With Juliana having thrown the Origami man (as we are now calling him) over the bridge at the end of the second episode, it’s smart of The Man in the High Castle to pick up right where we left off, with the consequences and implications of that action. That leads to “The Illustrated Woman” being a much more contemplative episode of television, not boasting the same action and tension as the two previous episodes.
Back at the hotel where Joe and Juliana are staying, Joe is attempting to comfort a distraught Juliana. She’s reeling, completely stunned that she killed someone. Joe gets her to take a swig of alcohol to calm her nerves and then tells her about a man he killed in self-defense once. “How do you carry that around?” she says, to which he doesn’t have much of an answer. You just do, basically.
While the comforting only goes so far, Joe reaches out and admits that he read Juliana’s letter, that he knows who she is and what she was doing in Canon City. He tells her that they have to leave, that it’s not safe here anymore. When Juliana resists because she needs to meet Trudy’s contact, Joe posits that maybe such a contact never existed, and that Trudy would have walked into the same trap that Jules did.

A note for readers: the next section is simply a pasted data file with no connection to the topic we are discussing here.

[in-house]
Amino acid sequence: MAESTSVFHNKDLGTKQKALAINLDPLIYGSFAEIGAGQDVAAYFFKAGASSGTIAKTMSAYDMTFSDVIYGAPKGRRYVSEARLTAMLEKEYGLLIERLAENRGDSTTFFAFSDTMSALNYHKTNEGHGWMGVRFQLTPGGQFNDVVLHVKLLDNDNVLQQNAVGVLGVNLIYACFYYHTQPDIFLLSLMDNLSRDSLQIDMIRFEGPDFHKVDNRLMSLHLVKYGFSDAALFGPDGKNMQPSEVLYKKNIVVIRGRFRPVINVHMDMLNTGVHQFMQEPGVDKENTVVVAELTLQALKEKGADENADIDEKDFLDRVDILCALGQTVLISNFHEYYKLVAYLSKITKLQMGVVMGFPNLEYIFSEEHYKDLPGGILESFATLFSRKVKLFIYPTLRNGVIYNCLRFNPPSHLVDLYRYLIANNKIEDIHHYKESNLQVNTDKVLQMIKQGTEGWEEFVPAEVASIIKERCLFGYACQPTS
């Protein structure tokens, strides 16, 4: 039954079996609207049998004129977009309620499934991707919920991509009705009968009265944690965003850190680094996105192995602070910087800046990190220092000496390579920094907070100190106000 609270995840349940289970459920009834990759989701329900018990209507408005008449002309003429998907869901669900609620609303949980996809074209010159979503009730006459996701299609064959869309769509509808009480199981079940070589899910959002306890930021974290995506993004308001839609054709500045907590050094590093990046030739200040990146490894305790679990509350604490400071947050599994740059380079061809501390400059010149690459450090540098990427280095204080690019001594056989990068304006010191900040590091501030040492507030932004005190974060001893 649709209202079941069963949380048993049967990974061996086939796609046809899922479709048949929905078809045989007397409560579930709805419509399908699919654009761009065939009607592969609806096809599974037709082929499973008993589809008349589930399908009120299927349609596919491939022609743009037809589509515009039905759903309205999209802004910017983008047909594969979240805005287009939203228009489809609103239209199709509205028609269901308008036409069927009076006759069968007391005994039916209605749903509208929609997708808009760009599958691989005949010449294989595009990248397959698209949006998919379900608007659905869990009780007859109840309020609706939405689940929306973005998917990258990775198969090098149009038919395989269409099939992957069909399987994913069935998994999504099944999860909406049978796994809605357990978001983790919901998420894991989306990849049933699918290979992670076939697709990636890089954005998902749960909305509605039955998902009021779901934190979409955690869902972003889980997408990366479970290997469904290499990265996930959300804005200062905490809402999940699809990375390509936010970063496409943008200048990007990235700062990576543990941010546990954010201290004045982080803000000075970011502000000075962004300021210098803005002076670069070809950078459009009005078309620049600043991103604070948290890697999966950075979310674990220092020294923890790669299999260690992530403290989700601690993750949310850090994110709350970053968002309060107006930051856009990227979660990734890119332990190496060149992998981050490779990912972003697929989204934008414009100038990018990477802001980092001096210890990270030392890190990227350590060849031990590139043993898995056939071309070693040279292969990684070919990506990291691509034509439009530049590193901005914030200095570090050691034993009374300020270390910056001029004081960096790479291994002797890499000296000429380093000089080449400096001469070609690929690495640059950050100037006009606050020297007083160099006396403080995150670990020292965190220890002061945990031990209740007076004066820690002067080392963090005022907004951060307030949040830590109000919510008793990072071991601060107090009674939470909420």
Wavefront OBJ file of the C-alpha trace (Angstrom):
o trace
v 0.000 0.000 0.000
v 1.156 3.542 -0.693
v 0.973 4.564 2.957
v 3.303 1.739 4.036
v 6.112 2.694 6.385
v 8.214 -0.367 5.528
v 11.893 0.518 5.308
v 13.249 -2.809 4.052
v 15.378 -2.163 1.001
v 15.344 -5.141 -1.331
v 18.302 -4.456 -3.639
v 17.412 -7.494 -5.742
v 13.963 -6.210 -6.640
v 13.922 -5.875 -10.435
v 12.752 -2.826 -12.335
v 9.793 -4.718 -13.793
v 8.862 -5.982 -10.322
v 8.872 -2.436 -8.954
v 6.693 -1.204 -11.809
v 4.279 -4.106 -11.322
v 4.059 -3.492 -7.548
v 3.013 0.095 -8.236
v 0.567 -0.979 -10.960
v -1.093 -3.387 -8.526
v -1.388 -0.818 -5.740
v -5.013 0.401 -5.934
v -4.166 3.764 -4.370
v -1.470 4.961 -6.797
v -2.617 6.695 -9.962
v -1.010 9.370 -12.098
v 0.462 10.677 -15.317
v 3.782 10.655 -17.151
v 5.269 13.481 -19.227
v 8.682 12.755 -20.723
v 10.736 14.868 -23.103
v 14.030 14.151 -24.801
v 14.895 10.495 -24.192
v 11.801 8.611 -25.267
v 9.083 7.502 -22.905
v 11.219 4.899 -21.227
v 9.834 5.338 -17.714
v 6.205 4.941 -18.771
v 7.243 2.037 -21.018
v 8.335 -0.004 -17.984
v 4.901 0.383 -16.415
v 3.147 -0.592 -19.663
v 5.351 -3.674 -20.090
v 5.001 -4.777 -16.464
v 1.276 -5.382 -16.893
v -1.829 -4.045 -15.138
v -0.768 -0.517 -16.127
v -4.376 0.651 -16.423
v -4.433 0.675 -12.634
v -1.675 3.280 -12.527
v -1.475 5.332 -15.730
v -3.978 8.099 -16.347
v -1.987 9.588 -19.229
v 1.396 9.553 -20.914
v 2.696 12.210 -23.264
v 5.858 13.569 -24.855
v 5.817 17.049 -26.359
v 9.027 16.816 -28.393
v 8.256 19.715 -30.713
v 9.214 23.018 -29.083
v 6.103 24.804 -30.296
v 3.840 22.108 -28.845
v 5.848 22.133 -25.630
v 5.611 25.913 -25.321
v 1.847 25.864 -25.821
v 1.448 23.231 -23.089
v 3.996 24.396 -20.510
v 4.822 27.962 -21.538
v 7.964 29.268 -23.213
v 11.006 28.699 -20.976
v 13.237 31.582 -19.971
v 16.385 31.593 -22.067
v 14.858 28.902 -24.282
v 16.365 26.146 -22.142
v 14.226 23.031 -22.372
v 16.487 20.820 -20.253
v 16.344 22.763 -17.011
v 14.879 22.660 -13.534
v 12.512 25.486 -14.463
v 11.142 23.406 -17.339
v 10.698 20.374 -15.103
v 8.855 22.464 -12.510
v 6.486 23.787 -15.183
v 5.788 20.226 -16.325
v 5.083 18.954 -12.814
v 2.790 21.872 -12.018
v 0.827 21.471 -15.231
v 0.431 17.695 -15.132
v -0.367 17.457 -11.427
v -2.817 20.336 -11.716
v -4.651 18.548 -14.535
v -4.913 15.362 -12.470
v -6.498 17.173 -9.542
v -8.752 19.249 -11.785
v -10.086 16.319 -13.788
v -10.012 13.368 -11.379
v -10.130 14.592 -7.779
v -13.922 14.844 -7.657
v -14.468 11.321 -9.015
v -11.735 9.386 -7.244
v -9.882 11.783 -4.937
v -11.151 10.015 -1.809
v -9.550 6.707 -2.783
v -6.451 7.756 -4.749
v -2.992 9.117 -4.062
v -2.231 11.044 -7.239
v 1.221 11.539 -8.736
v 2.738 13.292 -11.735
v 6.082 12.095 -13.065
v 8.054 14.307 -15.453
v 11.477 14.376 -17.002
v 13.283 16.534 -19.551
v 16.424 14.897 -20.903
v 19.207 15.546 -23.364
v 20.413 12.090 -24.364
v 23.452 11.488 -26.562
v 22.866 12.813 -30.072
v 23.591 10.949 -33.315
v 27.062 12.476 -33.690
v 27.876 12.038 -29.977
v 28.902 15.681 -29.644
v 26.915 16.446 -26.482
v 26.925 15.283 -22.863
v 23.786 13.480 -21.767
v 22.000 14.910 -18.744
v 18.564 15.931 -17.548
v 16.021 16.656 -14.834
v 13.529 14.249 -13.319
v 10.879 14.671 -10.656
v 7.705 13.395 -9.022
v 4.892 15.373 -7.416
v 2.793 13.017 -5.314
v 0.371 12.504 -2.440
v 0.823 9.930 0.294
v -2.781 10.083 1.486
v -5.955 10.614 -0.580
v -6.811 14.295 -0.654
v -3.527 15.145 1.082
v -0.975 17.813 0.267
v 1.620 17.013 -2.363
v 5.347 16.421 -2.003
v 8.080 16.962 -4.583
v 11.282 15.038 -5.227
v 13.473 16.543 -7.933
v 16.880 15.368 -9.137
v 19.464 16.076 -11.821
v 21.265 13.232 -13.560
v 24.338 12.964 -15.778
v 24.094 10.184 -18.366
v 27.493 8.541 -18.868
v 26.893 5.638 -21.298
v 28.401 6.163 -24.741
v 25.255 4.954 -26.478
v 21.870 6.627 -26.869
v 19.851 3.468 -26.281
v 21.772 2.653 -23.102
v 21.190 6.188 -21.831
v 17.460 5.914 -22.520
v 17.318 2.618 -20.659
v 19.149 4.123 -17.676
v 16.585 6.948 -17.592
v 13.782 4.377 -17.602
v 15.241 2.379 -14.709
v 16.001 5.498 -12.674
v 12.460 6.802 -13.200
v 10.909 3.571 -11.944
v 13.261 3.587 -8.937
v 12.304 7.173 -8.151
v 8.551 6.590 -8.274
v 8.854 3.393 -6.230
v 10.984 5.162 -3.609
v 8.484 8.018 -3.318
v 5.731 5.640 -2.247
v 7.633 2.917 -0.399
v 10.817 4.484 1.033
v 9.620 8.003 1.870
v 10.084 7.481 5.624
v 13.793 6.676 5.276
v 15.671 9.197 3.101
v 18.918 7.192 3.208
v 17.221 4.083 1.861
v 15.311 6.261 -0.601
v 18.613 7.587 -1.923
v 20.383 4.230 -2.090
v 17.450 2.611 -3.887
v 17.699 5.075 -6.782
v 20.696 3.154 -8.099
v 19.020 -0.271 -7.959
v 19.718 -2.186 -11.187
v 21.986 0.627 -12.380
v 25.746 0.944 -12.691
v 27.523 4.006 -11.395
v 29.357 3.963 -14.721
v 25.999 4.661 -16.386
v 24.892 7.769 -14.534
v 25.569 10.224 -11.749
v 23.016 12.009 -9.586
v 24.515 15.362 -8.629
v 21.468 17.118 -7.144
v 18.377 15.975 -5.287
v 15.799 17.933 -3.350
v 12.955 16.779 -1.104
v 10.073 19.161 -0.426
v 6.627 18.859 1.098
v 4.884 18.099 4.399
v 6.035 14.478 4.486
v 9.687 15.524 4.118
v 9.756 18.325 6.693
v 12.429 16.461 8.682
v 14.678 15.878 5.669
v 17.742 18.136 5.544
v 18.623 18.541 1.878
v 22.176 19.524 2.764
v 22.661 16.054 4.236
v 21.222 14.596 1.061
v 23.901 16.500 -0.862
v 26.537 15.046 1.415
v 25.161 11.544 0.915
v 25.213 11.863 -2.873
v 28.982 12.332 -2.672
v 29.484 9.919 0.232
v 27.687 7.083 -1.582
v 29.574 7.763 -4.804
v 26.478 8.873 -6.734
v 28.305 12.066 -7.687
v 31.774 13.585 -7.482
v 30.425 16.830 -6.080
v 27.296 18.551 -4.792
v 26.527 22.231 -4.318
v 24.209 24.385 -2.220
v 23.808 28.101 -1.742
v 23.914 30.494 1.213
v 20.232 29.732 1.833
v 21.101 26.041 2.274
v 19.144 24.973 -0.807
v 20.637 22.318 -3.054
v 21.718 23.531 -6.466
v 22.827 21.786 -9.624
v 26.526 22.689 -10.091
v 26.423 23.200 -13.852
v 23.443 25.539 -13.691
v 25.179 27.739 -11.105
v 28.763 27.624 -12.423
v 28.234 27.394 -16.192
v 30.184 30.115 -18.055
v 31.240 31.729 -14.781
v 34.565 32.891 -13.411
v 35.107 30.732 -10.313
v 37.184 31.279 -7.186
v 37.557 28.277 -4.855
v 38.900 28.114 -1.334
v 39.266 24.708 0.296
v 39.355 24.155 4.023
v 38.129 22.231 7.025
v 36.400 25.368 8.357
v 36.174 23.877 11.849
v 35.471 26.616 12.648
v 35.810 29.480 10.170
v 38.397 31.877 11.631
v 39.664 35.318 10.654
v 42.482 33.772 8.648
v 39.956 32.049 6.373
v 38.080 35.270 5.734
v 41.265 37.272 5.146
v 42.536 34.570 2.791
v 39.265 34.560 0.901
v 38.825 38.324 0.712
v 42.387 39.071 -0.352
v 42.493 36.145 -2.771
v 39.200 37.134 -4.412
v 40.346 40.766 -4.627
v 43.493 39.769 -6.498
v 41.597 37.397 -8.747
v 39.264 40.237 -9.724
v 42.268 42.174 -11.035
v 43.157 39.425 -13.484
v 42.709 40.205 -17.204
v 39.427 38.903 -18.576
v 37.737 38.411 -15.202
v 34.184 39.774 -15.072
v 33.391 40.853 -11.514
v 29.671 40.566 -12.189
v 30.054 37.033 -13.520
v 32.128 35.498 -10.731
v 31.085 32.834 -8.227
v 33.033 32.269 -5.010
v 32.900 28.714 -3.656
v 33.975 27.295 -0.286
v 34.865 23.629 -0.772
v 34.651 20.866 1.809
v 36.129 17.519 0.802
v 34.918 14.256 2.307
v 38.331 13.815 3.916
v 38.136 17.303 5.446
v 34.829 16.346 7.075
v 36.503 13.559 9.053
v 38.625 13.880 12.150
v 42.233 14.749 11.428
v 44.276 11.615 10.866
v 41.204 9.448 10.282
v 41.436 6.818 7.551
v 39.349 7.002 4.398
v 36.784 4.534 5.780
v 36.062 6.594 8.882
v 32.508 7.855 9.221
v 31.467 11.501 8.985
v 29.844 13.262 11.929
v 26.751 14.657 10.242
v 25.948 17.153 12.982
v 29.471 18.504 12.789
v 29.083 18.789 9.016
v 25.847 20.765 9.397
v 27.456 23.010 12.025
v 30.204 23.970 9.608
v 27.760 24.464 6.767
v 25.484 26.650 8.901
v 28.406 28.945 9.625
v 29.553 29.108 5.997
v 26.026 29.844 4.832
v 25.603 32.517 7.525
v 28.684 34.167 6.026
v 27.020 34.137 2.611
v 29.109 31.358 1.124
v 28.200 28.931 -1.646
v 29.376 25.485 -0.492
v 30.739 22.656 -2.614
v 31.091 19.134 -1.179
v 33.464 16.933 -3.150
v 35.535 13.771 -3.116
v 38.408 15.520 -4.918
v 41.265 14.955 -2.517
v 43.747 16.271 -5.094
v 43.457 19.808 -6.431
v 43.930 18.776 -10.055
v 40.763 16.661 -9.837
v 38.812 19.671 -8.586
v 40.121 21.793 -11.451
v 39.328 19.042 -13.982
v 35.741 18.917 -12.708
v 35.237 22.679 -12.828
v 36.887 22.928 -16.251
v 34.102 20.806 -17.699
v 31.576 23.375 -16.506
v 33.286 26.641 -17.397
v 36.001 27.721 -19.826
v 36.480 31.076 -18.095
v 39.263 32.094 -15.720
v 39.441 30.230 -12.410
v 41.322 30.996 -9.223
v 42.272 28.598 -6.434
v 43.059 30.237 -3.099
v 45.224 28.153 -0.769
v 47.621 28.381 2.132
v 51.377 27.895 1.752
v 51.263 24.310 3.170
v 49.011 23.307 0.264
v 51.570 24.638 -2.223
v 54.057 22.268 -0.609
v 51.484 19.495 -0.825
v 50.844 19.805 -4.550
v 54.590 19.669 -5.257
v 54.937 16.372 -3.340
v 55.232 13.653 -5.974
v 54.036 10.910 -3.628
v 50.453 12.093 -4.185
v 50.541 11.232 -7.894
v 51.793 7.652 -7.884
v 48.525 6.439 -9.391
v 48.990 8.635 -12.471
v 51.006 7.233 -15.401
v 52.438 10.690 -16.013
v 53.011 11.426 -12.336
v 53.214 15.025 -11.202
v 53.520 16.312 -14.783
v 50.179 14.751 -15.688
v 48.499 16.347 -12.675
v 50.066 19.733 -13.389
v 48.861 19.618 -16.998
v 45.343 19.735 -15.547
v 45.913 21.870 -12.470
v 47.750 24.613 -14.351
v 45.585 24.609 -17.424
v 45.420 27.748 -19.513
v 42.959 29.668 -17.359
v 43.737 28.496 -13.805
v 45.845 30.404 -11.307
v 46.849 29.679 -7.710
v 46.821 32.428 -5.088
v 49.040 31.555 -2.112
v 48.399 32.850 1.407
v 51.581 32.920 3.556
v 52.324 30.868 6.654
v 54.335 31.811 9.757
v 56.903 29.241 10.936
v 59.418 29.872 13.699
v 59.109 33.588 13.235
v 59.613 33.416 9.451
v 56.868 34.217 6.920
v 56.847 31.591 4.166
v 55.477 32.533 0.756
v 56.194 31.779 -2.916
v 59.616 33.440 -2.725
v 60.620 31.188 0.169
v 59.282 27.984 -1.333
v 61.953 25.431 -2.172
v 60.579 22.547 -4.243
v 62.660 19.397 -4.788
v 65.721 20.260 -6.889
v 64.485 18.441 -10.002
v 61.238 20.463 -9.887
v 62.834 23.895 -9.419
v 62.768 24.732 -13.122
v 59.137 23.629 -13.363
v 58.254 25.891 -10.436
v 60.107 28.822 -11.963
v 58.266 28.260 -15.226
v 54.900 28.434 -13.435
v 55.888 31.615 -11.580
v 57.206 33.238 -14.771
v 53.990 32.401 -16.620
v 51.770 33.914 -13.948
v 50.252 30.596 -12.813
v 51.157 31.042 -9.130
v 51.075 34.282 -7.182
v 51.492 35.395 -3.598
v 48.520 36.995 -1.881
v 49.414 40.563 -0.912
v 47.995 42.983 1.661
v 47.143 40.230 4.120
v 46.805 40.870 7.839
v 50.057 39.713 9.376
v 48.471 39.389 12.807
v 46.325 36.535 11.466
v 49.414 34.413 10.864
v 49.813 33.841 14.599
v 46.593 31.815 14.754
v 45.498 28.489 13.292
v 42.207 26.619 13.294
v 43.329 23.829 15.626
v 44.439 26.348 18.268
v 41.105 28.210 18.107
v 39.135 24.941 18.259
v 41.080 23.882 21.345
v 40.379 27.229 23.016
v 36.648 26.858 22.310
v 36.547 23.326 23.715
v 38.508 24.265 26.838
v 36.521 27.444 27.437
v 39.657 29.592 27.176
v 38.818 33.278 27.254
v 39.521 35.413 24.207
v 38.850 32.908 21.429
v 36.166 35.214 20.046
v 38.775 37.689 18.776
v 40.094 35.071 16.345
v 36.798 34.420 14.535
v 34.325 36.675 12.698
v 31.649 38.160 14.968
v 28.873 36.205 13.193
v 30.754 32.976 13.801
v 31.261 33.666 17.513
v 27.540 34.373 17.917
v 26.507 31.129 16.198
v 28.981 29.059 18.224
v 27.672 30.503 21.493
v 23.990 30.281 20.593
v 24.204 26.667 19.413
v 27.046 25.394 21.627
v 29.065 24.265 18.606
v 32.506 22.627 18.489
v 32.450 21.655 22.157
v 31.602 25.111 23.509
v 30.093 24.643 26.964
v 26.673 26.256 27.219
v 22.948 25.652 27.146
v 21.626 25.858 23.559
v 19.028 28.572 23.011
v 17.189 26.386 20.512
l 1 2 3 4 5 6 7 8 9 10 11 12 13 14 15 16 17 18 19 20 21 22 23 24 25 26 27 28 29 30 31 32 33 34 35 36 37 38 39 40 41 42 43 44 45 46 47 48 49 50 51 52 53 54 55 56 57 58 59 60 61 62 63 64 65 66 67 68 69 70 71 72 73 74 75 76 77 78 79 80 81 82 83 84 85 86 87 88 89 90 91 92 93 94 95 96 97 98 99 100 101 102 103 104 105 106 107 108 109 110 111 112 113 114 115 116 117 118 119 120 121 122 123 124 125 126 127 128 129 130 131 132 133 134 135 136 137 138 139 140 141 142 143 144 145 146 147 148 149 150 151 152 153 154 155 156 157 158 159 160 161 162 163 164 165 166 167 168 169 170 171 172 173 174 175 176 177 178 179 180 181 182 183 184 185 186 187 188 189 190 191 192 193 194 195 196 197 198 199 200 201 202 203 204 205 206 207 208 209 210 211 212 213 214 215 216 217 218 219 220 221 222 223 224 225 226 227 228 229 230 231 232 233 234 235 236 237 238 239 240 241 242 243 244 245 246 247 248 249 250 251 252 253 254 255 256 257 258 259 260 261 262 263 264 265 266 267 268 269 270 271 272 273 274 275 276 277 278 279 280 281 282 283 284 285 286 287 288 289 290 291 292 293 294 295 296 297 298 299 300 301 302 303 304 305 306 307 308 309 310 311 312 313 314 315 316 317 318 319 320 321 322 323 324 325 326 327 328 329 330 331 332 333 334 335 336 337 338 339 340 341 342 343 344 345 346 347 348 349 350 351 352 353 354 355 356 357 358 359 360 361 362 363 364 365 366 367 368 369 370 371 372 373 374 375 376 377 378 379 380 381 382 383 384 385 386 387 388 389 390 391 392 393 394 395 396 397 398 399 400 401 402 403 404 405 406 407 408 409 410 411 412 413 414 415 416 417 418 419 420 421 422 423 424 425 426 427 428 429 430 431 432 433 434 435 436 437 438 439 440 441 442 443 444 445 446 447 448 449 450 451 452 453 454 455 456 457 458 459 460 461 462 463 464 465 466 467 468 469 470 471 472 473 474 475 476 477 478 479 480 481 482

The next morning, Juliana agrees to leave. She tells Joe to go ahead first, so as not to raise suspicion about the dead Origami man or their leaving together, and after she works a shift at the diner like normal, she’ll catch up with him. It’s a plan that’s quickly thwarted by a menacing man who calls himself The Marshal.
We’re first introduced to The Marshal when he confronts Joe at a gas station. He pulls a shotgun on him and asks for his papers. When he figures Joe is okay in his books, he turns his attention back to asking folks about the whereabouts of his “friend,” the Origami man. Joe overhears him asking around and heads straight to the diner to warn Jules that they have to leave right away. They meet out back of the diner and take off in Joe’s truck.
Despite leaving the diner immediately, The Marshal is getting closer to them and their connection to the Origami man. He inquires about Juliana at the bookstore and finds out that the owner was selling Bibles. He’s not completely offended by that, but then he shuffles a deck of cards with faces on them and pulls out one with the face of the bookstore owner.
It says his name is David and that he fled a concentration camp during the war. He’s Jewish, and The Marshal doesn’t stand for that, so he kills him and strings him up in the middle of town. Like any good bounty hunter, The Marshal takes one of David’s fingers for good measure and stores it away as a trophy.
NEXT: Shades of Taxi Driver